Impact of COVID-19 on the Mental Health and Well-Being of Latinx Caregivers of Children with Intellectual and Developmental Disabilities
MetadataShow full metadata
The COVID-19 pandemic has impacted the entire world in unprecedented ways. However, populations that have had a history of marginalization have experienced a more profound impact. One such group is Latinx families of children with intellectual and developmental disabilities (IDD) in the Unites States. In this study, we used a mixed methods approach to explore the impact of the pandemic on the mental health and well-being of Latinx caregivers of children with IDD. Specifically, we (1) identified which social determinants of health are correlated with maternal caregivers perceived general health, mental health, and well-being; (2) explored the impact of the pandemic on families’ overall eating and physical activity routines; and (3) identified emergent themes from caregivers’ experiences during the pandemic. Thirty-seven Latinx caregivers participated in three interviews in which several validated instruments were administered. The results indicated that perceived social support, annual family income, food security, and receipt of financial benefits were correlated with fewer depressive symptoms. Annual family income was also significantly correlated with perceived general health. Most caregivers reported that the pandemic had placed a strain on their economic situation; increased their isolation; and disrupted their child’s therapeutic supports, online education, eating routines, and engagement in physical activity. Meanwhile, some caregivers reported positive changes as a result of the pandemic. Implications for future research and practice are discussed.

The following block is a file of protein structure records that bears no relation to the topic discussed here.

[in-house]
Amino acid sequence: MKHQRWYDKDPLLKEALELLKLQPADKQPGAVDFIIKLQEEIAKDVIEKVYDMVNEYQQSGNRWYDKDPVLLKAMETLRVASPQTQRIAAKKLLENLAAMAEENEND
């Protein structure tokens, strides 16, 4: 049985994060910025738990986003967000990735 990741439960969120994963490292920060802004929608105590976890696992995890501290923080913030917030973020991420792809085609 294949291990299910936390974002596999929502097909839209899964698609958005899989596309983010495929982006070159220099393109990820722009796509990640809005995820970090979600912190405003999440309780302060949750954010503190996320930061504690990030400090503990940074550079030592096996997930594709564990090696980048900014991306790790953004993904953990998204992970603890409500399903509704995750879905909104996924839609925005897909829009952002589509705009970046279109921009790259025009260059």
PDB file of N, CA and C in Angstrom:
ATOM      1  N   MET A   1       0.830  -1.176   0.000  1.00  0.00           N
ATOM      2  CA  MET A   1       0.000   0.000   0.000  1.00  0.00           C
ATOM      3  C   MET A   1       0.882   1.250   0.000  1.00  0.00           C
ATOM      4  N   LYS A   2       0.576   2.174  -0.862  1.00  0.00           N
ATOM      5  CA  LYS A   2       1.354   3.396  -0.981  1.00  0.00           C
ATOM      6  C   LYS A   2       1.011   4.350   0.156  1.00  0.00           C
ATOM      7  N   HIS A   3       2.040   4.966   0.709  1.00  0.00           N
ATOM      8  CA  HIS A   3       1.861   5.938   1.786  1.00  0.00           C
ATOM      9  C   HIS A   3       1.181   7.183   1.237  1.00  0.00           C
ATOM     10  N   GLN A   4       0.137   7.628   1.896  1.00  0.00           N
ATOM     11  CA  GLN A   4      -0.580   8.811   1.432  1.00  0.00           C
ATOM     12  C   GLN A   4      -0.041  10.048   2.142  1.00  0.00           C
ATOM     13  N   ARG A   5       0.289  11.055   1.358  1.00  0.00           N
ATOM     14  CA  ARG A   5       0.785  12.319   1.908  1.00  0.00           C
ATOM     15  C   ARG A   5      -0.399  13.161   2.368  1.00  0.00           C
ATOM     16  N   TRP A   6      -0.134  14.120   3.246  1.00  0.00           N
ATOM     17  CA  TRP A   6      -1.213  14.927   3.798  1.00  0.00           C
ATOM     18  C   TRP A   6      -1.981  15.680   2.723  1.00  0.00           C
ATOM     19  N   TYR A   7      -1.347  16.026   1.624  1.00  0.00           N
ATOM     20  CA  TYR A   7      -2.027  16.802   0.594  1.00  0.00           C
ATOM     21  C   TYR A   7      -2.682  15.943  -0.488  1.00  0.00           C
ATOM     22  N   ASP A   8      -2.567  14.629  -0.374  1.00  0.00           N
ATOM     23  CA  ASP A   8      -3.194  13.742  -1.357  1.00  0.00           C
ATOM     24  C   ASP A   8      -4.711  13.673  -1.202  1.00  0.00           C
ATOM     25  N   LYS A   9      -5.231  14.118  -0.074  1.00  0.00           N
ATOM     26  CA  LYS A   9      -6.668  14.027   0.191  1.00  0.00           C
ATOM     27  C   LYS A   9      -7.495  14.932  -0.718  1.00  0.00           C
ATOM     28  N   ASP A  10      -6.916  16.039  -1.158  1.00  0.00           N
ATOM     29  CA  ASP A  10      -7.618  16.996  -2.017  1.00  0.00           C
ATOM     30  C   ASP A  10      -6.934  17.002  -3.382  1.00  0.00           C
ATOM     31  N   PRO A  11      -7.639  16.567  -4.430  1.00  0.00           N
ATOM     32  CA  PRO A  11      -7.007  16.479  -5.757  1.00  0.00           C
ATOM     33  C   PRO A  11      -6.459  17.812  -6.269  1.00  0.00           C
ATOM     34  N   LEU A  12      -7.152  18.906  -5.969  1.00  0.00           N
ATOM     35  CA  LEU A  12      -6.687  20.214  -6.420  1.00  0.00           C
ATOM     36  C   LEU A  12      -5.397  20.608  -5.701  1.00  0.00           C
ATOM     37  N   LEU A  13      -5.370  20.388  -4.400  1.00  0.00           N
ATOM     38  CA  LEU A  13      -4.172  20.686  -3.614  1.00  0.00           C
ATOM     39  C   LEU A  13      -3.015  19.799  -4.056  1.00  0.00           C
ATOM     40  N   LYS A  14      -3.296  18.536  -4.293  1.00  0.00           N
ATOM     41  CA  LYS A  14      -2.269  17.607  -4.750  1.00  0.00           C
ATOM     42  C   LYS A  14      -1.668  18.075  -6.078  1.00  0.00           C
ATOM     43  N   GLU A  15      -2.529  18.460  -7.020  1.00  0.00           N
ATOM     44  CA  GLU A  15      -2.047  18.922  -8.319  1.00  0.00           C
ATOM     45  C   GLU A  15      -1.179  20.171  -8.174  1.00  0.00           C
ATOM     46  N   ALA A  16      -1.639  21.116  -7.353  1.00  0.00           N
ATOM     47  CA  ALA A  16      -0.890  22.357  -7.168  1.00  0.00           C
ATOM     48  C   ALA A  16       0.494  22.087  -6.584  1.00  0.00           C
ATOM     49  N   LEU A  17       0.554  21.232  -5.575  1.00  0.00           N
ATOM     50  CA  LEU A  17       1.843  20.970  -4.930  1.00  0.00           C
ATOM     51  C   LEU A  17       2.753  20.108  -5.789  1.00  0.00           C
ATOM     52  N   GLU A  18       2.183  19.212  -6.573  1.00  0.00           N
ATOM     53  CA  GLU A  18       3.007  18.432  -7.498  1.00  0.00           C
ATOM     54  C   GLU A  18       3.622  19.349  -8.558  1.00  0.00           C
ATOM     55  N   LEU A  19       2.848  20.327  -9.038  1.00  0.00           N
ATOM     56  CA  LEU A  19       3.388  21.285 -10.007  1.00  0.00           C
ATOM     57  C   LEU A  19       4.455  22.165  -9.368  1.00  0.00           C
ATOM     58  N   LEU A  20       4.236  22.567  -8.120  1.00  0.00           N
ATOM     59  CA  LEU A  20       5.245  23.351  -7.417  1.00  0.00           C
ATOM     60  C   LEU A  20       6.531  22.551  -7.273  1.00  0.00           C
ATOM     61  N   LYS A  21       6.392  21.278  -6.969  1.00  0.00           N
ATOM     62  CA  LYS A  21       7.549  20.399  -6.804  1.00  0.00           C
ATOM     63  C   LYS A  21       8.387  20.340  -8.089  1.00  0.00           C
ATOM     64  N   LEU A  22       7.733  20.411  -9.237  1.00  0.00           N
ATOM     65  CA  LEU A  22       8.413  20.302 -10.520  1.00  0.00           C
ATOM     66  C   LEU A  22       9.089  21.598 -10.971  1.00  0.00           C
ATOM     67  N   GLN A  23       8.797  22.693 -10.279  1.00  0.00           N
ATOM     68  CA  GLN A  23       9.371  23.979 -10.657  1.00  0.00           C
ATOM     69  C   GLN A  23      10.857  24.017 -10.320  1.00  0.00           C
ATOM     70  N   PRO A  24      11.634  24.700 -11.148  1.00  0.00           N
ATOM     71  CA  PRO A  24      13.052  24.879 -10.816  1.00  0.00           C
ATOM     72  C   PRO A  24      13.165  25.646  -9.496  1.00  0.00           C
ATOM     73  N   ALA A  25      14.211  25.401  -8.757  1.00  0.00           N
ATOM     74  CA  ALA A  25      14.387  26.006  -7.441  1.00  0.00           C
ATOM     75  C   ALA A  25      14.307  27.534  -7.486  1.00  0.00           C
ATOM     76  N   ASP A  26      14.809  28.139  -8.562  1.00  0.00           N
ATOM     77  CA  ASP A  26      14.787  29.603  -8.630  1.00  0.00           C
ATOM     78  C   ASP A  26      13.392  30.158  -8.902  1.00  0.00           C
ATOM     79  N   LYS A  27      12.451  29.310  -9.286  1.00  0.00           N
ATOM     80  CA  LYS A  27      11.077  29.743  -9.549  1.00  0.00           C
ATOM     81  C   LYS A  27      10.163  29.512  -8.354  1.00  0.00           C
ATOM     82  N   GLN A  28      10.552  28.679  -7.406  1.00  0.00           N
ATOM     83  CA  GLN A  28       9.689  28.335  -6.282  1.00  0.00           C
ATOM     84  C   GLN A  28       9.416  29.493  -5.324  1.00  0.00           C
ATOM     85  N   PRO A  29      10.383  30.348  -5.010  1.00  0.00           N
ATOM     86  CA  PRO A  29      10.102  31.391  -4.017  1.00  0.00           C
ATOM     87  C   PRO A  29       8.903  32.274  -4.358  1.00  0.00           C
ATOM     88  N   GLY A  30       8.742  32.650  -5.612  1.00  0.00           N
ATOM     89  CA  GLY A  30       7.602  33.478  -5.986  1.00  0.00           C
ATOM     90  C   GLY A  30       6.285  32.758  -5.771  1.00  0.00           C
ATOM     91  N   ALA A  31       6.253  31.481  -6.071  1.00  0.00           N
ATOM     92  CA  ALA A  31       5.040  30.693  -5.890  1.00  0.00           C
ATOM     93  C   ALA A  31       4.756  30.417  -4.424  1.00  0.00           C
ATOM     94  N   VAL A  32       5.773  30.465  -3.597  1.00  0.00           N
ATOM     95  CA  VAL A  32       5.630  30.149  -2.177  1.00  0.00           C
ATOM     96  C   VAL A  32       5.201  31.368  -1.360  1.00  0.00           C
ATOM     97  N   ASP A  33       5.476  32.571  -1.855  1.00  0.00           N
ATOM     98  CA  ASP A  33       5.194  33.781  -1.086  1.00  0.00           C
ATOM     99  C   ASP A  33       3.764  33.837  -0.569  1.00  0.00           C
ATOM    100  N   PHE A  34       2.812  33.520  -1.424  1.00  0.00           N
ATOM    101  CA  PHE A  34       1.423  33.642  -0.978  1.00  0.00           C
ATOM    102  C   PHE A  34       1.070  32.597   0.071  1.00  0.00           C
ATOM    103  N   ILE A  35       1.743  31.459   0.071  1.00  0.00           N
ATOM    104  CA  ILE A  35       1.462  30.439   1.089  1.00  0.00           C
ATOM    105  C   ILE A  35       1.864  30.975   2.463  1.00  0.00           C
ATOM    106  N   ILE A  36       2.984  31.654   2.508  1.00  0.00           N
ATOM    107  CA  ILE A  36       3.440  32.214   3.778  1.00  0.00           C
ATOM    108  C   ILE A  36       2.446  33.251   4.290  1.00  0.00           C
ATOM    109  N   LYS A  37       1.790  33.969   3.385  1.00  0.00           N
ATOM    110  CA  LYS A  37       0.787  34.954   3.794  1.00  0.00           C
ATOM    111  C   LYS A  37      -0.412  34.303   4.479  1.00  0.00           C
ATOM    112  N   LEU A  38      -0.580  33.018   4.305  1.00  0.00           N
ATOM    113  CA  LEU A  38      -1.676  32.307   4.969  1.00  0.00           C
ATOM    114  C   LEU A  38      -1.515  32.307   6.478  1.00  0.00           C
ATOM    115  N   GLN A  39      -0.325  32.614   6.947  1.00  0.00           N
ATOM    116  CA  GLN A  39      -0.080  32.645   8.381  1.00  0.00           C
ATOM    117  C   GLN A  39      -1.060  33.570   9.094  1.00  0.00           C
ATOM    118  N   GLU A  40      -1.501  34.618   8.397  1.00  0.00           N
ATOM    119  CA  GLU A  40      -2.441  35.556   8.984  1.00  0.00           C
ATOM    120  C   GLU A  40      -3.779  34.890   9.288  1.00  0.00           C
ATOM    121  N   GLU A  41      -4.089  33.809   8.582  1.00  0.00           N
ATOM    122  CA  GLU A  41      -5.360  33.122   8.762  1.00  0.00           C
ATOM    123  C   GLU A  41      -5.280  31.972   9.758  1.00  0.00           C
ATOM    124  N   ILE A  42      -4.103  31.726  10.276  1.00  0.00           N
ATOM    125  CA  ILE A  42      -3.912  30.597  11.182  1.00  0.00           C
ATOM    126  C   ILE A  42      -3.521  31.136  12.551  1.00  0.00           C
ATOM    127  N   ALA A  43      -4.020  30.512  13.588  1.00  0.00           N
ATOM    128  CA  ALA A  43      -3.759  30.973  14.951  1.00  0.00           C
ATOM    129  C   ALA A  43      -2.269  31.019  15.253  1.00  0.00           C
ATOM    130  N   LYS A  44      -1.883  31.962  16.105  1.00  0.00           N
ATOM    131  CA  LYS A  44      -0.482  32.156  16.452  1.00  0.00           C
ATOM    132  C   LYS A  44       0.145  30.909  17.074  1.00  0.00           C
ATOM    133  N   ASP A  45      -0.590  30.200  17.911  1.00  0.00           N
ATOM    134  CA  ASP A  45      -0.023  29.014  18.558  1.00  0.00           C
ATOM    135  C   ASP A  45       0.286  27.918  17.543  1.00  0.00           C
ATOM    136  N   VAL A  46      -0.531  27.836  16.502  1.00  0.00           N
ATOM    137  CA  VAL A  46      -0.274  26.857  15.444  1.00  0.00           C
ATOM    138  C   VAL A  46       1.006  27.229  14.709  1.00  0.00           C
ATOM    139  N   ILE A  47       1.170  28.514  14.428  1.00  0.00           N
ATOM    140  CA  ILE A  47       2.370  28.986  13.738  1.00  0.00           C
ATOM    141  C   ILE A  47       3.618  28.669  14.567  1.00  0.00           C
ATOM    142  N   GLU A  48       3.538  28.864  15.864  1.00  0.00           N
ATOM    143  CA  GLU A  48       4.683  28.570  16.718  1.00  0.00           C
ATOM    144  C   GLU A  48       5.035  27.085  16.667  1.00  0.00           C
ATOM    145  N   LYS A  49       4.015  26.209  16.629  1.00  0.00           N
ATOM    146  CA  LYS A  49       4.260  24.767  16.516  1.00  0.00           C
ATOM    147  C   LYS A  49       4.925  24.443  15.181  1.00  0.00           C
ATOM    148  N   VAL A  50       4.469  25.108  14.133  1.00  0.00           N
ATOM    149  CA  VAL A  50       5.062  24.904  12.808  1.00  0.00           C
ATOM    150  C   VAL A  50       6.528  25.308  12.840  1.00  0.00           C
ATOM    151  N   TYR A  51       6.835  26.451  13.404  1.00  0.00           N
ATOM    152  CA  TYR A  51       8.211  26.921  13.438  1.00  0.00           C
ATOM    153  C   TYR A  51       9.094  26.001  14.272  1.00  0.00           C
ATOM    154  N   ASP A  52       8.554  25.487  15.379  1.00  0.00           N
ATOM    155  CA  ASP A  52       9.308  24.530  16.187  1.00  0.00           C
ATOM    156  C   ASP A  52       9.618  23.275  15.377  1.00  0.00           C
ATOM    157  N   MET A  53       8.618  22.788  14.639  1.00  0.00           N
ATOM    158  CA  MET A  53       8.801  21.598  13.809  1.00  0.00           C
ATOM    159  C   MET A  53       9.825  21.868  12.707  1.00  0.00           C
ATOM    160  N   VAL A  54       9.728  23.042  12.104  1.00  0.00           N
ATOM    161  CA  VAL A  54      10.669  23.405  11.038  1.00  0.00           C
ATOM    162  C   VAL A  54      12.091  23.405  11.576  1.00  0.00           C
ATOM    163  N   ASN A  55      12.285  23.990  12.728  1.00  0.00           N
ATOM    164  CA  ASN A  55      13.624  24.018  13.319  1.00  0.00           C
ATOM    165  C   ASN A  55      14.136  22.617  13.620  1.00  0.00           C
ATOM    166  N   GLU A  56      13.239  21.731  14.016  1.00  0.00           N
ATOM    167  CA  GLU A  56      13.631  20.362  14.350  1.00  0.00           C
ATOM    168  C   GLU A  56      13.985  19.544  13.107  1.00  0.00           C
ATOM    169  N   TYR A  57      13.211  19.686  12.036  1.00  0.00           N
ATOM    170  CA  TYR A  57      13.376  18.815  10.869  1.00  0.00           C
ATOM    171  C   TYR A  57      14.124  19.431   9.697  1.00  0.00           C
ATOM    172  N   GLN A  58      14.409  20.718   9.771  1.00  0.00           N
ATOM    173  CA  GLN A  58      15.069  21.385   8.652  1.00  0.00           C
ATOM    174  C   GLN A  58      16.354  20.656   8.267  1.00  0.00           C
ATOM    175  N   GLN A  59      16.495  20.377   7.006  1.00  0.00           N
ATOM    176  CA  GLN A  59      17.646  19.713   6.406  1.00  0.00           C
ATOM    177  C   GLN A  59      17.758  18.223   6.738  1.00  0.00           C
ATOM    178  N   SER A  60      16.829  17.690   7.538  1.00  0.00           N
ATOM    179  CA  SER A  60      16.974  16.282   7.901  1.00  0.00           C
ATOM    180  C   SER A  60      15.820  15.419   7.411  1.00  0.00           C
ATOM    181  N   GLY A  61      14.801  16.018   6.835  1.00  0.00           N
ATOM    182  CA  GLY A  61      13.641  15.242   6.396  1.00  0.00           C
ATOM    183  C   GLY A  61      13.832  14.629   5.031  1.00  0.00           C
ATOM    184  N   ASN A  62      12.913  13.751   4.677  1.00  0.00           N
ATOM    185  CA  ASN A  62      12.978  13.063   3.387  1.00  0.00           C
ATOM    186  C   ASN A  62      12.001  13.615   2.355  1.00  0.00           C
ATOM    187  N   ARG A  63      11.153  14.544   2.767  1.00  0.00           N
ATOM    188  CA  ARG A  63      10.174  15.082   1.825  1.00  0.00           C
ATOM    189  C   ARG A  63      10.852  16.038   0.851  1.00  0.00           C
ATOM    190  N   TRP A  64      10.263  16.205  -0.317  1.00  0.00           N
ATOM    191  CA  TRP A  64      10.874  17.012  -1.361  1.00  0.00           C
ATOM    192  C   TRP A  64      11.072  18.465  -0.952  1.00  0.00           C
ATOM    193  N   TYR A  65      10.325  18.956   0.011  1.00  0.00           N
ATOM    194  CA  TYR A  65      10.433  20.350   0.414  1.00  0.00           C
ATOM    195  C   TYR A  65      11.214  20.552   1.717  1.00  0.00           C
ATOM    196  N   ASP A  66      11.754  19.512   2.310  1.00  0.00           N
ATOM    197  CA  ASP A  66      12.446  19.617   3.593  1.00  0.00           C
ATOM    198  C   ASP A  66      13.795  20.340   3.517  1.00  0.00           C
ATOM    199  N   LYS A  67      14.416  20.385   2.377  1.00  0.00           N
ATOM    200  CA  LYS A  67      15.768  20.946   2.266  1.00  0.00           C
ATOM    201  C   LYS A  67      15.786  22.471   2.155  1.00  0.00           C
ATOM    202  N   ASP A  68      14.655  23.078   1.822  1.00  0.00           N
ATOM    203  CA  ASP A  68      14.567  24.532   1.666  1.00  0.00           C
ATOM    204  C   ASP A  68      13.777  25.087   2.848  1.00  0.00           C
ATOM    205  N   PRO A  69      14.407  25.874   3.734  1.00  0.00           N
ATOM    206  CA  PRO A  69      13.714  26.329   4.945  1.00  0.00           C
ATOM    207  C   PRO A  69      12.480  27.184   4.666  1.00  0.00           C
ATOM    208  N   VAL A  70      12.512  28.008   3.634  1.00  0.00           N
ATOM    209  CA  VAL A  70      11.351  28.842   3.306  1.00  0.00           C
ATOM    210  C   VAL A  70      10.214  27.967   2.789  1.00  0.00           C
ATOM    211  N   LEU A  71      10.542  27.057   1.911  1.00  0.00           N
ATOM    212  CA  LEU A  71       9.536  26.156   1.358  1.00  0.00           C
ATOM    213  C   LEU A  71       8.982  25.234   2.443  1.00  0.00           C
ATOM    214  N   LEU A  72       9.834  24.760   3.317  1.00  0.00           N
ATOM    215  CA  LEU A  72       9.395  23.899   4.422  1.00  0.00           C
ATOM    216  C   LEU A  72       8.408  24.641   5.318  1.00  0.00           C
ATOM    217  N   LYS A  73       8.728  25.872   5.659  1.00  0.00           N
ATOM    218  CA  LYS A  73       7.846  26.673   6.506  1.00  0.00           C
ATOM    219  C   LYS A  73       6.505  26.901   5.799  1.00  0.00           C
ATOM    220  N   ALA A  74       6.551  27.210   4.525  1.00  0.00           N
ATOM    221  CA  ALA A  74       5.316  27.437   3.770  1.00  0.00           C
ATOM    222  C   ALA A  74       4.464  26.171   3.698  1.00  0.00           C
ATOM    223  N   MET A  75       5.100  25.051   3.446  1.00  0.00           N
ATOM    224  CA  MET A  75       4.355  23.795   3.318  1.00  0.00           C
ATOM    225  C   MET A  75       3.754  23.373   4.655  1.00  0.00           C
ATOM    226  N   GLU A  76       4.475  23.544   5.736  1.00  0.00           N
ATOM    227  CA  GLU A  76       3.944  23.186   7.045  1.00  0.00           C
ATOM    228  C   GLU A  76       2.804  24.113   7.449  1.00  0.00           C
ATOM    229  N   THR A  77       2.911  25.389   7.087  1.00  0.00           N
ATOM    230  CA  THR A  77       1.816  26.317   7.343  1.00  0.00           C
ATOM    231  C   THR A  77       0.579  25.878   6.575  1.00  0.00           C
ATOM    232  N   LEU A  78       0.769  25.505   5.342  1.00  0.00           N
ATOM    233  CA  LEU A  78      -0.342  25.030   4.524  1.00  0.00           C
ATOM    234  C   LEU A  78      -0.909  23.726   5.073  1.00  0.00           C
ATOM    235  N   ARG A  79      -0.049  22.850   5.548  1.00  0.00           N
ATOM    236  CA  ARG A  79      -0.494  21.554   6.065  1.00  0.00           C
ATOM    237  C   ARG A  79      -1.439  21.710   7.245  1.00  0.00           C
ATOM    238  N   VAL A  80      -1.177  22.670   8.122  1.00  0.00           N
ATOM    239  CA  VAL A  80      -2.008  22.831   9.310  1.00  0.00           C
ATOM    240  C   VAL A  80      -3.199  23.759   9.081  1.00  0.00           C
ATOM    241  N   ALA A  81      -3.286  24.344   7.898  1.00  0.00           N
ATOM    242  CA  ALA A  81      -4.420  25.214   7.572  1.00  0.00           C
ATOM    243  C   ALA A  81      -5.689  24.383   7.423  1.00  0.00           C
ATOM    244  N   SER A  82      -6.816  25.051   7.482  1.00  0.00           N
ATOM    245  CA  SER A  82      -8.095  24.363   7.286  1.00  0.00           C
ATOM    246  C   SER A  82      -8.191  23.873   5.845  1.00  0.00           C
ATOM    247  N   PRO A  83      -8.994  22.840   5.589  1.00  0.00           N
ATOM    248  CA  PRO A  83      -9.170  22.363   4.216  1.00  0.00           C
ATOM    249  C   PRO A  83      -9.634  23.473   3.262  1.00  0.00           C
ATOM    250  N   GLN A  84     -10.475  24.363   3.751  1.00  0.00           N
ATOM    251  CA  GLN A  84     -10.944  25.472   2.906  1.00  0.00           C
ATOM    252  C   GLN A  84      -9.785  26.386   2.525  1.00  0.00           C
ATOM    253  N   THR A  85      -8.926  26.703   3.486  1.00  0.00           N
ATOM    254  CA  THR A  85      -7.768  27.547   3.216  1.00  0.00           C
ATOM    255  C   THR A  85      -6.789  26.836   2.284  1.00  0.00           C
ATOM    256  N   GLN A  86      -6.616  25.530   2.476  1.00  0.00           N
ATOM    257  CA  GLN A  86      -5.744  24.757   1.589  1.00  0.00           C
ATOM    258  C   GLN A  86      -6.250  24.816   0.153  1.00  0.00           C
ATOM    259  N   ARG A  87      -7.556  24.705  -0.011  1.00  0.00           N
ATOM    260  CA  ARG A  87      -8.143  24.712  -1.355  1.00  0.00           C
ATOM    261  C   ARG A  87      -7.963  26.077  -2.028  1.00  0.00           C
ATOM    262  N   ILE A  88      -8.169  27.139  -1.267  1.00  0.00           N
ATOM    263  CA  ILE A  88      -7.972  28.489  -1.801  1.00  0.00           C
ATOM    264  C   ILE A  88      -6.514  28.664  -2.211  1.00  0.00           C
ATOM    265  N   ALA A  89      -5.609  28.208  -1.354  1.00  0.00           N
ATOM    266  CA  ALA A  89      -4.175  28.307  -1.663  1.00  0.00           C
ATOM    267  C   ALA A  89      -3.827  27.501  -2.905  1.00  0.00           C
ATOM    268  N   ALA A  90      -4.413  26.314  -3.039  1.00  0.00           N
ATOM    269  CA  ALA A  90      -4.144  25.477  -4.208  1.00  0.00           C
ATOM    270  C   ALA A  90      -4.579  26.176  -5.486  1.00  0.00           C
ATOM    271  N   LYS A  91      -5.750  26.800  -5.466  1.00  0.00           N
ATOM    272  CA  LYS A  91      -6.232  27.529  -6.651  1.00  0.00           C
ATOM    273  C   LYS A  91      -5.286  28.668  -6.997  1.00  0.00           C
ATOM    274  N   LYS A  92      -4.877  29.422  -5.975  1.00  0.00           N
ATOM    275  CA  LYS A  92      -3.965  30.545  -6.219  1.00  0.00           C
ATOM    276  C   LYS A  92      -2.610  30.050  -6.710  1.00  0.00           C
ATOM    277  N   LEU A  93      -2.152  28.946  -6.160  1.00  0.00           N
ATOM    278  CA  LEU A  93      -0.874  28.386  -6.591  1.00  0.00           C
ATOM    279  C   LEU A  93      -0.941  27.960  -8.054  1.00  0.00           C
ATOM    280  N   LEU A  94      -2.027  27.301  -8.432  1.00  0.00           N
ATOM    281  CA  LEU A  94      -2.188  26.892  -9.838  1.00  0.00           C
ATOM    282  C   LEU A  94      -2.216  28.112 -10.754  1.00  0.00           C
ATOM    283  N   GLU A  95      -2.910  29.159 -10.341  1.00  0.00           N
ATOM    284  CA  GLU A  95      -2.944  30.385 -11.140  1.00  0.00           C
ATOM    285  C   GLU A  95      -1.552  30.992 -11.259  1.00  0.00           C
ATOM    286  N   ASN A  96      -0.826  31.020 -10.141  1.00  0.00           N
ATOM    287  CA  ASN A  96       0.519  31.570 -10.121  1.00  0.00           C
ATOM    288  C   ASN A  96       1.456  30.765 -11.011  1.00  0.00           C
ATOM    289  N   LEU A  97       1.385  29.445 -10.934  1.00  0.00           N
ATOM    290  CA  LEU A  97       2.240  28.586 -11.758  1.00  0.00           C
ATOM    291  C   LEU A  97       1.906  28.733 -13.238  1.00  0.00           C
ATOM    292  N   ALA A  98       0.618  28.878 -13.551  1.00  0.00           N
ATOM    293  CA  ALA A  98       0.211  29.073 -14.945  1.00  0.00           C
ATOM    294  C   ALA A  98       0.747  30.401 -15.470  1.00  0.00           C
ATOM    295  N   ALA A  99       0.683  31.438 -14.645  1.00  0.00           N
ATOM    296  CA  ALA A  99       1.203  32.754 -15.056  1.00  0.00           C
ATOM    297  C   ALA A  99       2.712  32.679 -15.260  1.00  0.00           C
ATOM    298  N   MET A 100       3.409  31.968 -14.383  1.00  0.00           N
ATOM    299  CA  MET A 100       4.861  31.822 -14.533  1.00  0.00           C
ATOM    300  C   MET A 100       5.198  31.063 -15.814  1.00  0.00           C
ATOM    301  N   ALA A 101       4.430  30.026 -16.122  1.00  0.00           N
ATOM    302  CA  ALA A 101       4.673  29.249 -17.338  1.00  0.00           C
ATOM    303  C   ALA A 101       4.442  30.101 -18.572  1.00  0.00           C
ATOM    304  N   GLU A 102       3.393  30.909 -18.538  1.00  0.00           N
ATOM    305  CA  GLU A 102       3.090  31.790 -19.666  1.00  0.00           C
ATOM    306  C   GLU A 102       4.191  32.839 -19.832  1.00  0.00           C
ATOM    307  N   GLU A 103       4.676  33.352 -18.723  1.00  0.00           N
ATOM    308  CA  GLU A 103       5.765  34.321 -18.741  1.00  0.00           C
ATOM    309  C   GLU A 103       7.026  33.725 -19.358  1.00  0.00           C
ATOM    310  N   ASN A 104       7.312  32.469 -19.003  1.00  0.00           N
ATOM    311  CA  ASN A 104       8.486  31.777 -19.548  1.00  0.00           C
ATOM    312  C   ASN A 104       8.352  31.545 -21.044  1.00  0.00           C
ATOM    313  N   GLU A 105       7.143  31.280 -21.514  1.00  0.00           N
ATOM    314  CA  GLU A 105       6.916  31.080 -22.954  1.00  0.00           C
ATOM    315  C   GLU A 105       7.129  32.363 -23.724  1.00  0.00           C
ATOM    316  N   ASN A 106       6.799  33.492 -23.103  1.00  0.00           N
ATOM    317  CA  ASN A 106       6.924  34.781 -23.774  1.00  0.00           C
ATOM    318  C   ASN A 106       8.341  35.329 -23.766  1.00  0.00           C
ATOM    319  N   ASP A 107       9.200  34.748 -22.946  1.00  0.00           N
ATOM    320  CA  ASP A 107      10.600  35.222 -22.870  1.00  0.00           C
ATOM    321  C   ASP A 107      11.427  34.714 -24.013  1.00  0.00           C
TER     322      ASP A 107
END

CitationSuarez-Balcazar, Y., Mirza, M., Errisuriz, V. L., Zeng, W., Brown, J. P., Vanegas, S., Heydarian, N., Parra-Medina, D., Morales, P., Torres, H., Magaña, S. (2021). Impact of COVID-19 on the mental health and well-being of Latinx caregivers of children with intellectual and developmental disabilities. International Journal of Environmental Research and Public Health, 18(15), 7971.
Rights Holder© 2021 The Authors.
This work is licensed under a Creative Commons Attribution 4.0 International License.